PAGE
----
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Making Space: How To Make Friends and Move People [Event Recap]

Making Space: How To Make Friends and Move People [Event Recap]

On a Sunday evening a few months ago around 55 people made their way to an intimate theatre in the heart of Artscape Youngplace, a community arts space just off of Dundas on Shaw street. They came together for a panel discussion entitled Making Space: How To Make Friends and Move People. This was our second event in the series which aims to create, as the name suggests, safe spaces for critical conversations surrounding difficult topics like marginalization, oppression, cultural displacement and discrimination. The panel in particular was exploring the barriers and realities in building actionable communities in Toronto, actionable meaning they actually do things and aren't just groups of people that hang out and like eachother because, as our moderator suggested, "Those are just friends." 

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The talk got right into off the bat exploring the differences between Toronto and other cities regarding our cultural makeup and how that impacts community building. After a moment of nervous shuffling the first panelist to answer was also the youngest of the three, Alexia Bréard-Anderson: "We have people from so many different places ... we have third culture kids, we have families with parents from here, parents from there. Cultural hybridity is a term I keep seeing coming up and up and that really creates a unique sense of identity in a lot of different people so the next that are had between all these different communities are less focused on one sort of ethnicity or background or tradition or custom." Alexia is the founder of Lexiquette and platform highlighting up and coming and emerging artists in Toronto, she is also a Curatorial Studies student at OCAD University.

After Alexia broke the ice the other speakers followed suit. The panelists, all born and raised in different of the world, offered unique and varying perspectives on the topic of community. (Not to toot our own horn, but we were really excited to produce an event with a panel comprised entirely of women of colour!) "I'm from Windsor, and so pretty much every black person in Windsor is my cousin." The crowd laughs at Tiffany Gooch's comment—her engaging and personable demeanour (thanks background in communications and crisis management within the government) is perfect for this sort of thing. She's goes on to compare her first experience trying to engage with the black communities in Toronto, "I just found these silos." Drastically different from the community in Windsor, in Toronto she found the plurality of black ethnicities from Somalians to Jamaicans, were disagreeing in a way she was not used to. Her suggestion? Education & understanding: "It all came back to a history piece and us all understanding how much of our history was the same instead of trying to separate them. For me, the hardest part, was that I'm black but I'm Black-Canadian and so everyone wants to rep their country and where they're from before here and focus on that separation instead of finding a way to figure out what it is that we are all trying to do and do that together."

"It all came back to a history piece and us all understanding how much of our history was the same instead of trying to separate them."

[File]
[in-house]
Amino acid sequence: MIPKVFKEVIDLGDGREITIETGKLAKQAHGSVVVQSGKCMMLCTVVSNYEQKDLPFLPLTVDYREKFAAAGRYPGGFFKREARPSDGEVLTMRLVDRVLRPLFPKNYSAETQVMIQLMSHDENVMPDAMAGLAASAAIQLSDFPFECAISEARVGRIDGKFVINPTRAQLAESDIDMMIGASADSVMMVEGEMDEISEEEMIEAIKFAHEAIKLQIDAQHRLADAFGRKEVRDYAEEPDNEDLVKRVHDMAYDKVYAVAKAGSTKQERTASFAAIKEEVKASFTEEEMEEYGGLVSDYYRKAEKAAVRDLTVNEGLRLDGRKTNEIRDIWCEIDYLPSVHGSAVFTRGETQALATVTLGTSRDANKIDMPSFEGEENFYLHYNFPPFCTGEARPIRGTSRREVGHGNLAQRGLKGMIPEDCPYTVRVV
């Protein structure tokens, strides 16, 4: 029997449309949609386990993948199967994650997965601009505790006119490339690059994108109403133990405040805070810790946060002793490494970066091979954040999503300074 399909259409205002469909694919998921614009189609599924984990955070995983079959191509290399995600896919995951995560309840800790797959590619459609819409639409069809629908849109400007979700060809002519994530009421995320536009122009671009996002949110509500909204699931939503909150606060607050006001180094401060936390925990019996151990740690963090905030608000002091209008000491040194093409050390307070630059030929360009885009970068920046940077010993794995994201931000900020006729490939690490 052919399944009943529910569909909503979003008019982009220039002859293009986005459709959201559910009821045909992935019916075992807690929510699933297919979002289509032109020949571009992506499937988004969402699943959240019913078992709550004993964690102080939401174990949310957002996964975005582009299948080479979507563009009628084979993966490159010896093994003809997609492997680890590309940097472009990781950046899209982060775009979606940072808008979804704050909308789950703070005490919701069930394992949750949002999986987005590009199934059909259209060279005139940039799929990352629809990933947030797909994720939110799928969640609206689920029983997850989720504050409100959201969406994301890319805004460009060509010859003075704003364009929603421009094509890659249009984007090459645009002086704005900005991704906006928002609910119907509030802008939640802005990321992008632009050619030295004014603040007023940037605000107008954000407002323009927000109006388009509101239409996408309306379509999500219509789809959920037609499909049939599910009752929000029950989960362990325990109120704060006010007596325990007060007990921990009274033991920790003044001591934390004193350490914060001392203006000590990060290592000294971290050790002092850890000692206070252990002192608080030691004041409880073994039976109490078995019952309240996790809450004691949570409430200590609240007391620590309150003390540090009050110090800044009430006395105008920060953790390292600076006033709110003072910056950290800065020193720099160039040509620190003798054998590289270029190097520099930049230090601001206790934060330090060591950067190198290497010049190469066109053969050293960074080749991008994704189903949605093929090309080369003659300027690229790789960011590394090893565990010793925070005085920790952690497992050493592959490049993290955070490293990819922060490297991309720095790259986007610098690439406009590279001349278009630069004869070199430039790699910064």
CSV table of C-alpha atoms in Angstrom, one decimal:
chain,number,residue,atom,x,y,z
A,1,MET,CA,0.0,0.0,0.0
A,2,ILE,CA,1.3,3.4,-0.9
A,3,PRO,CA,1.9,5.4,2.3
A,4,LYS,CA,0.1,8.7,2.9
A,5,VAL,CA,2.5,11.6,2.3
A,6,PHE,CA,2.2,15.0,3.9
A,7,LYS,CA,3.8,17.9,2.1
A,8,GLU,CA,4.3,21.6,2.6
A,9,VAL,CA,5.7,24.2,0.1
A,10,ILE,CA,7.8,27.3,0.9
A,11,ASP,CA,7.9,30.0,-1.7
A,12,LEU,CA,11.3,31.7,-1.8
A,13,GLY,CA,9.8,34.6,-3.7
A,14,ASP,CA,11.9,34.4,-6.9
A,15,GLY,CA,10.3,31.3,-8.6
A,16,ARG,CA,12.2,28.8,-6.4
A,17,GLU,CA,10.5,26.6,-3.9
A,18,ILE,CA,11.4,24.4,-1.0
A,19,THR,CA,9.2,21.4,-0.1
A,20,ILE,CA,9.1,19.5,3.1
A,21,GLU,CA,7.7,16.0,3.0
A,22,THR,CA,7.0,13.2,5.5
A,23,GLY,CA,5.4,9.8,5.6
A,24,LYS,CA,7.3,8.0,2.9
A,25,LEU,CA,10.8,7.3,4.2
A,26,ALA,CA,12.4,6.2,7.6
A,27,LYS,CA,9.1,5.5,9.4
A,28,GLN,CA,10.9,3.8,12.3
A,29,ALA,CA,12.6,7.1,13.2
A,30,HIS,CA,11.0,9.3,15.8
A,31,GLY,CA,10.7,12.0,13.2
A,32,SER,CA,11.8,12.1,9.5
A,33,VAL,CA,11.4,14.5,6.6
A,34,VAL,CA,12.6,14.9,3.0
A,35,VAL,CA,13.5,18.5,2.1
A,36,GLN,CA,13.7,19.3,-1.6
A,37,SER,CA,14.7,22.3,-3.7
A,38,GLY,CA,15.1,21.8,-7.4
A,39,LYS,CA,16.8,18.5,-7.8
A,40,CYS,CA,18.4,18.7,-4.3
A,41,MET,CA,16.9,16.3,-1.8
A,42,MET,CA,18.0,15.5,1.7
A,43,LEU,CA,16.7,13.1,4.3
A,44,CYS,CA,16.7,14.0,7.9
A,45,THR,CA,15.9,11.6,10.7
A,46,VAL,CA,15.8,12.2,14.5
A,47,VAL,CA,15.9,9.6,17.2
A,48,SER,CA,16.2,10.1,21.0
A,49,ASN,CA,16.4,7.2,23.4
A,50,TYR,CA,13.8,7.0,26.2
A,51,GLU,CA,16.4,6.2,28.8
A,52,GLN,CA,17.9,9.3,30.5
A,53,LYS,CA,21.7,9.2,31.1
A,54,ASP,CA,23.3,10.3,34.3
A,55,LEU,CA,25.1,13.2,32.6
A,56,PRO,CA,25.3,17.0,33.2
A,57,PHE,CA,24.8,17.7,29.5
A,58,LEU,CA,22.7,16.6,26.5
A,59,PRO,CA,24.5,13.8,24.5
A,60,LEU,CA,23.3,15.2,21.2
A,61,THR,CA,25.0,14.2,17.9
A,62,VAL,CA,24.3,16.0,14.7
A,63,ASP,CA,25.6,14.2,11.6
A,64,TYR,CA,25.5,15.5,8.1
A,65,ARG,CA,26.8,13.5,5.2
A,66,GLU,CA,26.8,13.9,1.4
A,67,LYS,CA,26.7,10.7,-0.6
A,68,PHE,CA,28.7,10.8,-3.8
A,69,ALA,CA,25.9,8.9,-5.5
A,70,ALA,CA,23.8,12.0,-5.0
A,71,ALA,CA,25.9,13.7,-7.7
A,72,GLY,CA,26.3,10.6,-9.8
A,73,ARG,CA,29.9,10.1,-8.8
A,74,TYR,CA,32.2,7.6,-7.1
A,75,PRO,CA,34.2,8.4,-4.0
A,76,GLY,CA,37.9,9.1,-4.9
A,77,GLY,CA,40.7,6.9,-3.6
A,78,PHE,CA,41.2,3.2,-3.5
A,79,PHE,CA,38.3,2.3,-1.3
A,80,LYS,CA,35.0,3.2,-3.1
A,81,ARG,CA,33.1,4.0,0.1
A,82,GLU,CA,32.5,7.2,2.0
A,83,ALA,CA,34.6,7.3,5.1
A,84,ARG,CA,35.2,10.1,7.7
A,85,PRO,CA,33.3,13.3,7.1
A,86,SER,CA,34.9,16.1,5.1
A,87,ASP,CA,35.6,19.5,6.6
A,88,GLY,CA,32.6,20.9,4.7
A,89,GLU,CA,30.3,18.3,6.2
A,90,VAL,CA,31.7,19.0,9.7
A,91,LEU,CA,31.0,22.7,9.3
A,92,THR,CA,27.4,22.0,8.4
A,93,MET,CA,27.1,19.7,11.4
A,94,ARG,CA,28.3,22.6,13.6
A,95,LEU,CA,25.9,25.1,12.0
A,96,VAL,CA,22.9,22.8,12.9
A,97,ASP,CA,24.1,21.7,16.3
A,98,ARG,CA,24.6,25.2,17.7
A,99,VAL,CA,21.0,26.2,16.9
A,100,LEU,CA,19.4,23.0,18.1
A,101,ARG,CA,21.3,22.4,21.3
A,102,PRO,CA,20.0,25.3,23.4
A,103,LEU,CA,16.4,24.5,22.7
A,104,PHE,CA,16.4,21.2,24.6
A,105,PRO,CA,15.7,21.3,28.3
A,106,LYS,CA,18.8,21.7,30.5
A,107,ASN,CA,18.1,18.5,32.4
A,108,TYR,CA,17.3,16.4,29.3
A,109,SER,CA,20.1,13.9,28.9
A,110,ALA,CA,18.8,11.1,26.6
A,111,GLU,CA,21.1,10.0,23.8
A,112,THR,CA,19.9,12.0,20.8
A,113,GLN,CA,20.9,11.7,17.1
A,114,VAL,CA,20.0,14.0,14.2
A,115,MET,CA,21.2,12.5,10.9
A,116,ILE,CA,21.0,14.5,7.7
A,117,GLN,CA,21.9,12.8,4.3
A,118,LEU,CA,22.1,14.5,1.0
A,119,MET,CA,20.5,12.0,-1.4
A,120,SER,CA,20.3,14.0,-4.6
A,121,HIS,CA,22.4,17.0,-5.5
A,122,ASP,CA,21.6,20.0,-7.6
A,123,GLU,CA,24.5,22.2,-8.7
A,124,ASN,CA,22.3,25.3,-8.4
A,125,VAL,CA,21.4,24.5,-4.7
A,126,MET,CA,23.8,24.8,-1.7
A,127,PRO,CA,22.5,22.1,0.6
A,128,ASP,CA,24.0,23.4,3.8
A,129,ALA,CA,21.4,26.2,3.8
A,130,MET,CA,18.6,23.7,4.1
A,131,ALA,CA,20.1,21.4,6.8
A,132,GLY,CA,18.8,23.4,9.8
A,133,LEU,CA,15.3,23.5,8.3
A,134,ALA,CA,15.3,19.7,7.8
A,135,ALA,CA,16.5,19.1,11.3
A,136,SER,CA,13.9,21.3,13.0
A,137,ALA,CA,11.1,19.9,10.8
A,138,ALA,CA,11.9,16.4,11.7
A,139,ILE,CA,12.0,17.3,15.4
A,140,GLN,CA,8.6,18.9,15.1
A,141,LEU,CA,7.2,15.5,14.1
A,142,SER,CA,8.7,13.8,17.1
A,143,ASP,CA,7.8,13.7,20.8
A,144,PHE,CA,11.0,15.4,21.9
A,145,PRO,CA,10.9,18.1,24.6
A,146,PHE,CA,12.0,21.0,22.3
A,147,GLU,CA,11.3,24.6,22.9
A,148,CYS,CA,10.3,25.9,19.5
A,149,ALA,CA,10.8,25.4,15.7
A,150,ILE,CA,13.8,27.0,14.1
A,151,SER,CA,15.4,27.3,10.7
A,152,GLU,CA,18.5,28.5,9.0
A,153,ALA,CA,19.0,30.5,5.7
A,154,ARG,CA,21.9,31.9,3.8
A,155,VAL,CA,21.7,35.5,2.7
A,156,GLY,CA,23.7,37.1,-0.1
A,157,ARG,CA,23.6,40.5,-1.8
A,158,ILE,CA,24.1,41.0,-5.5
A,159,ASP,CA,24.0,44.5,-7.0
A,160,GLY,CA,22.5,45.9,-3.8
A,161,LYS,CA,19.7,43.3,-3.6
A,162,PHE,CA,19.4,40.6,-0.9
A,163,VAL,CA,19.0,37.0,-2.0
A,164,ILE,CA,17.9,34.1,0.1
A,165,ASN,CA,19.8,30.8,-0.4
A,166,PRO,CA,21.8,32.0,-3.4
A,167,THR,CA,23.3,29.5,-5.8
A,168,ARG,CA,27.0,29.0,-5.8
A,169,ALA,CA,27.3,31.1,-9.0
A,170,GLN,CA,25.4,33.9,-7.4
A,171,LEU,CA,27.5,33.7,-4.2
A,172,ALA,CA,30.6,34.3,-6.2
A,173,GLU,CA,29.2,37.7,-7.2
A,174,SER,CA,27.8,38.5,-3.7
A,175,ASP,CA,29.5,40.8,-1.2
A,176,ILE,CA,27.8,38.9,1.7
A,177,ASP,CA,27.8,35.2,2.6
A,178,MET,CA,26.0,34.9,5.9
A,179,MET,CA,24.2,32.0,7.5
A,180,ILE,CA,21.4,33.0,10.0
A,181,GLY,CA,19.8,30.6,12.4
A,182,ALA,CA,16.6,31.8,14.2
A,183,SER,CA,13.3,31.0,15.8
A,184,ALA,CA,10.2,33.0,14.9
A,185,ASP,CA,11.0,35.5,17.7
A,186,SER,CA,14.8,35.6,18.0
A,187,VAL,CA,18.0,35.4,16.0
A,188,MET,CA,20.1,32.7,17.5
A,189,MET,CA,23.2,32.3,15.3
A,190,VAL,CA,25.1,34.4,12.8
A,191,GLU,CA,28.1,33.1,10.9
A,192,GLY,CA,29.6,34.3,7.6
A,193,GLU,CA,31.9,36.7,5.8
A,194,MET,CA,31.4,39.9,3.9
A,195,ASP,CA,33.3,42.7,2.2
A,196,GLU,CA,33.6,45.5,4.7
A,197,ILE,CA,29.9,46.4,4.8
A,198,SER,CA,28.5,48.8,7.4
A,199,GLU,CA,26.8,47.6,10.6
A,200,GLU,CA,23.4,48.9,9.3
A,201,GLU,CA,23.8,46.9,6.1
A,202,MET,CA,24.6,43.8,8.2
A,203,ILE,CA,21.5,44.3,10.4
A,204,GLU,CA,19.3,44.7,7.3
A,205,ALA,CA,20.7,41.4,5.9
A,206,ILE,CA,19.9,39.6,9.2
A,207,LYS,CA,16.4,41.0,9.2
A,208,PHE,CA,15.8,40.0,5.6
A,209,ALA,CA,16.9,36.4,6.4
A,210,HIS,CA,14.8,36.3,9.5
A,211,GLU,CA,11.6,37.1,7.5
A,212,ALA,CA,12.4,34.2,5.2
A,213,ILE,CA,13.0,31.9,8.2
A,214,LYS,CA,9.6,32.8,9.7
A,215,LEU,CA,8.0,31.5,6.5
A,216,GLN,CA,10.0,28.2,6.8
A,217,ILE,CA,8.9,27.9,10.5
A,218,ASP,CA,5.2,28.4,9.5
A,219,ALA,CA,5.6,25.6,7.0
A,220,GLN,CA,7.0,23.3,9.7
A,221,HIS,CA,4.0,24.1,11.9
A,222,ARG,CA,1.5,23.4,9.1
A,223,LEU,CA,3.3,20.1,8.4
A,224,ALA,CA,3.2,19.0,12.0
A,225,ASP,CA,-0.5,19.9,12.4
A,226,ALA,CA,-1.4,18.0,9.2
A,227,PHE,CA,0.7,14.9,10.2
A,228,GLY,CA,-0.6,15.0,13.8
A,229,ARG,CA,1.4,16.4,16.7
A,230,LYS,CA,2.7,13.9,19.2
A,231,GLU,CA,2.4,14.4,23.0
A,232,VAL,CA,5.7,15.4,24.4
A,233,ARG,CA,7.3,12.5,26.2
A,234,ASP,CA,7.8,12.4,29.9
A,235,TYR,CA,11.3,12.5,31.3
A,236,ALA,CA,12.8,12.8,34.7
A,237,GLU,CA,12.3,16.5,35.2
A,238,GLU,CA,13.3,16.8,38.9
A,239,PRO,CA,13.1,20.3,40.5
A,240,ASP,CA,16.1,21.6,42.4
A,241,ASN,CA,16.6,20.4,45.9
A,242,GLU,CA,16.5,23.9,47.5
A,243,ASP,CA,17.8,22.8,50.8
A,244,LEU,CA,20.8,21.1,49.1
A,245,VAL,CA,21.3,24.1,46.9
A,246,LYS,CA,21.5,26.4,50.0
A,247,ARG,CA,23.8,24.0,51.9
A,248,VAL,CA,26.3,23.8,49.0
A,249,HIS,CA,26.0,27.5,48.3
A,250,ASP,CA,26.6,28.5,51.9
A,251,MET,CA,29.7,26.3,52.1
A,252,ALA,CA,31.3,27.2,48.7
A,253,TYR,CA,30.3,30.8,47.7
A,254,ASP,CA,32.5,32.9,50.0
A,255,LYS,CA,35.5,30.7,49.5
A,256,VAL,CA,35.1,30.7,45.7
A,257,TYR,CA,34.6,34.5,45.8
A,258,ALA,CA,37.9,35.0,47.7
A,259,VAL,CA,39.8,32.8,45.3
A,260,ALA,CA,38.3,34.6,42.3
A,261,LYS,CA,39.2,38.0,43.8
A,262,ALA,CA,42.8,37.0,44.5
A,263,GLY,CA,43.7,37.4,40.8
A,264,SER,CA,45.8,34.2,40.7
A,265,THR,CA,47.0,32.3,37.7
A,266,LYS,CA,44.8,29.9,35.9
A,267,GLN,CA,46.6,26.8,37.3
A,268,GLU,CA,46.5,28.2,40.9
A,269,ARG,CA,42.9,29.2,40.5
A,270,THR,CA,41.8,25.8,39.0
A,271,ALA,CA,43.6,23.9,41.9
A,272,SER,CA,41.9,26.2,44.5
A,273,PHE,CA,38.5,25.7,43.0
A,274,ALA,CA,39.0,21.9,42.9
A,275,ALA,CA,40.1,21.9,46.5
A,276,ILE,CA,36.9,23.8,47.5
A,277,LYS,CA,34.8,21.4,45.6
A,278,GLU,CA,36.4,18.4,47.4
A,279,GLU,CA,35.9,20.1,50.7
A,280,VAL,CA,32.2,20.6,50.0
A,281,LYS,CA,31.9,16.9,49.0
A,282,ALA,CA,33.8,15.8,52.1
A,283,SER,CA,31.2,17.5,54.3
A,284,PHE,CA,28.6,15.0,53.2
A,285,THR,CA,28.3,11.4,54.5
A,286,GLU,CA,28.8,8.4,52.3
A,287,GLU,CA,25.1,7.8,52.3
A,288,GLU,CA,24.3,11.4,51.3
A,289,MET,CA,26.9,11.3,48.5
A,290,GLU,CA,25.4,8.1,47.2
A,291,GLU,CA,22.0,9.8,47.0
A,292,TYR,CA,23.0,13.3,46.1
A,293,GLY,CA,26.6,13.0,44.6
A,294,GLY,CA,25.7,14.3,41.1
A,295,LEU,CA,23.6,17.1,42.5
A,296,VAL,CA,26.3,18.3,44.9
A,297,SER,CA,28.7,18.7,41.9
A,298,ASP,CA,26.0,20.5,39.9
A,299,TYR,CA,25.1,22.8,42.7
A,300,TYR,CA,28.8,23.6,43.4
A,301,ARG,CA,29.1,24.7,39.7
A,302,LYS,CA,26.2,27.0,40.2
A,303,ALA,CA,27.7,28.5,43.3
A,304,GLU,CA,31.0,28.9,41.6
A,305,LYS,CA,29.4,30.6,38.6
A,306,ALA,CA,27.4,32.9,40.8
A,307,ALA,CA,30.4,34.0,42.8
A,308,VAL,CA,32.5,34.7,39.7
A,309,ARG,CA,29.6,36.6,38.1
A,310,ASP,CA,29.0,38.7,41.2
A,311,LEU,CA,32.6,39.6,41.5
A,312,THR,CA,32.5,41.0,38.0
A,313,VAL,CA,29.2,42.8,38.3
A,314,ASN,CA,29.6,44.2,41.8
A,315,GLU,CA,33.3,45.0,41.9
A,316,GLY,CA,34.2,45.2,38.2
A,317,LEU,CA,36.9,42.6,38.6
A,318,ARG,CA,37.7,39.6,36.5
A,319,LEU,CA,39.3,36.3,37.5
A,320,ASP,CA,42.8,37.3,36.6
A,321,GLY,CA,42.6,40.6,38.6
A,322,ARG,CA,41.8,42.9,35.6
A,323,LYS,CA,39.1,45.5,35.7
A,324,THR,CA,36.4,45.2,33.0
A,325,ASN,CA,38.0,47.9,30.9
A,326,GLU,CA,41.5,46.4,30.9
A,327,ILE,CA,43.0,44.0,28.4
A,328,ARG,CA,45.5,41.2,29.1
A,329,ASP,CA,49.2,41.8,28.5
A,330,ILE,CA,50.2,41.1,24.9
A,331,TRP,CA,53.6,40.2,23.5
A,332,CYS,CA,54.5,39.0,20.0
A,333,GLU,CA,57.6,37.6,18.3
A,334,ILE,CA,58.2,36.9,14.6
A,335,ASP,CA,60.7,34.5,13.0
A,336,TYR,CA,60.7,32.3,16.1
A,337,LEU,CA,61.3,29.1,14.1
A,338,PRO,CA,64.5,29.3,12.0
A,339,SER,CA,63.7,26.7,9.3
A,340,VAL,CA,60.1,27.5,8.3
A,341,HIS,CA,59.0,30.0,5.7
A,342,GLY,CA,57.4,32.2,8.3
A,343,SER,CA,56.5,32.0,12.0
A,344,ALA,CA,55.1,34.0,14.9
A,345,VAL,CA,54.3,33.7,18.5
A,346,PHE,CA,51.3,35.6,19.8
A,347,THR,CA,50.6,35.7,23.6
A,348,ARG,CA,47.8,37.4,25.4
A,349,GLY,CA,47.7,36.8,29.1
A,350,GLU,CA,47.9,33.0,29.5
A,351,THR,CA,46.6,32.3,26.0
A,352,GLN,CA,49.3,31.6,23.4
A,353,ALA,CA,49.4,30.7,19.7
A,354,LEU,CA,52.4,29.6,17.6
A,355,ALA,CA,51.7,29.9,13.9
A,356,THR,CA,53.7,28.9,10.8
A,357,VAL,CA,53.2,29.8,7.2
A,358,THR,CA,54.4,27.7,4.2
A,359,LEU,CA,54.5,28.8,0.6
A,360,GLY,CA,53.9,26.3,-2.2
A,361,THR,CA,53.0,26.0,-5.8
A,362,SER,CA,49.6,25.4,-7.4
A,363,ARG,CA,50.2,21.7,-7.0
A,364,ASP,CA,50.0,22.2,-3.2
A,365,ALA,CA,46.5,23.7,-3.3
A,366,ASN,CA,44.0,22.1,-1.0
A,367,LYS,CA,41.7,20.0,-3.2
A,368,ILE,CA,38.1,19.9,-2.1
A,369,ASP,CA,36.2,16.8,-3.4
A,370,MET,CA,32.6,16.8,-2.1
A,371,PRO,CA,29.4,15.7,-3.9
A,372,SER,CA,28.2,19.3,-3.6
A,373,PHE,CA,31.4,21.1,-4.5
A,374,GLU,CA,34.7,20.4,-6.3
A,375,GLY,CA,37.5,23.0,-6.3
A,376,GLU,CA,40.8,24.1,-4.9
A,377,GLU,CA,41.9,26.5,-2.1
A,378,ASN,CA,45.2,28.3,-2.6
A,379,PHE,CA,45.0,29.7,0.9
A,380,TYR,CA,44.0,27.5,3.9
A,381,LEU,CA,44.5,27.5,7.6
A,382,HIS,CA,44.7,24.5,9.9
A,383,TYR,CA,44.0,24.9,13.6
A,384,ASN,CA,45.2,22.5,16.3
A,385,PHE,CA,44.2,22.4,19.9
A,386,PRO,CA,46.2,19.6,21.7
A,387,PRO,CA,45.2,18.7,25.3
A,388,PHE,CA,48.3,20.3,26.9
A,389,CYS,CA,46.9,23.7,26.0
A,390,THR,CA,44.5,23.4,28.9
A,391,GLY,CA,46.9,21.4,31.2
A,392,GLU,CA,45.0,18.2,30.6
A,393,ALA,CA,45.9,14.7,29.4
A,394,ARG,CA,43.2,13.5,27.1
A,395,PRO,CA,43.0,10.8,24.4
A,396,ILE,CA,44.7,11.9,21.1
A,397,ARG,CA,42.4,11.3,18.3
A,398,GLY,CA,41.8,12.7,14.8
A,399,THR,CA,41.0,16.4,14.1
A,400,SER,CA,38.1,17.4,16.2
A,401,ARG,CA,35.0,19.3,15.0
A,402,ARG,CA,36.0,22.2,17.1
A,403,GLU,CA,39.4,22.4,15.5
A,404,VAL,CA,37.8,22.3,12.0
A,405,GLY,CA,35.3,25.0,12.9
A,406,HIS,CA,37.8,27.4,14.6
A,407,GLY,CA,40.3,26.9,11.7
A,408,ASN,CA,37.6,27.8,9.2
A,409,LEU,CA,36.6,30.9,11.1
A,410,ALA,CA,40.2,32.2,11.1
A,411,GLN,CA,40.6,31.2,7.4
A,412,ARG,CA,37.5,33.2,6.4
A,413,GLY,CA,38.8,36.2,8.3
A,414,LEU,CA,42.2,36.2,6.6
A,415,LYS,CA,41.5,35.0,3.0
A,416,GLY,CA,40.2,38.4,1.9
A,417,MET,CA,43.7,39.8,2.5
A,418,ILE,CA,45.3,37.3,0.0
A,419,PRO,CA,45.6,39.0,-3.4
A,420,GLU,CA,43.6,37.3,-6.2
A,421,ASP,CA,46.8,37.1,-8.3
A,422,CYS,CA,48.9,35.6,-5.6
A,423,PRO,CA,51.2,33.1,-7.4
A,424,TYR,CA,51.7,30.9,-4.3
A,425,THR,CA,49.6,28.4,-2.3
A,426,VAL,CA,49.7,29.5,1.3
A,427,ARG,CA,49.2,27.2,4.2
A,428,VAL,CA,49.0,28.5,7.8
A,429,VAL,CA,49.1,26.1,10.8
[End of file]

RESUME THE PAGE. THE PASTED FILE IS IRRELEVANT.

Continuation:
"I don't specifically belong in one spot, I will never be from here or from there, so I see things in a more global unifying kind of way." Gilda Monreal, also known by her artist name Fiya Bruxa, was next to add her perspective. As a multimedia disciplinary artist working in primarily in muralism, Gilda has traveled extensively while working with different collectives and artists. "Having the experience of being in Toronto as it being the most divided city that I have worked in or created in, it's a constant question of 'Why? Why? Why?" She mirrored Tiffany's perspective as continued, "I do see unification but it's in pockets, in silos." Having worked in South America for four years in graffiti and muralism she compares her experiences and sees the differences rooted in our ignorance to our own economic privilege. "Are we so privileged that we can divide ourselves that way? If we were not so privileged would we have to collaborate together? We're humans, we're instinctually/animalistically going to divide ourselves forever—that's our species. But under certain circumstances we will function differently. So maybe understanding our circumstance, this is maybe just the way it is?"

The impact of economic privilege and it's relationship with classism and racism in the city was a recurring theme through the course of the evening and it's easy to see why. Hedged deep into the institutions and systems that run this city are systematic privileges and discriminations that continuously maintain the homogenous roster of people in power. To put it bluntly, as our moderator Sydney Allen-Ash did, the people power are "We can say it: old white men - sorry!" It was invigorating to have three female leaders from three different industries, cultures and demographics to offer their perspectives on what is, frankly, a really hard problem. "When you have different people with different experiences at the table making decisions you just have better decisions, at the end of the day. You don't have people guessing what needs to be done for other people, you have people who have lived experiences that are making decisions. Or you don't have self-serving old white men that are making decisions that aren't even in the best interest of all of the diverse people whatever the organization happens to be." Of course this is a sentiment we can all agree on, but how to do that (alluded to in the first half of our event title that evening) is a different story. Tiffany herself has implemented more diverse hiring practices when given the opportunity to do so, (which she spoke about more in our interview with her that you can read here), but she spoked more broadly about it in the panel. "I think what we're ultimately trying to do is de-mystify how to get into those positions. Because I think that the way that a lot of traditional groups have kept that power is by making it impossible to get that power, they keep it for themselves and they anoint who the next one is going to be. With boards, it's usually it's family dynamics or friends and that's why it's impossible to get any other leadership involved."

"Are we so privileged that we can divide ourselves that way?"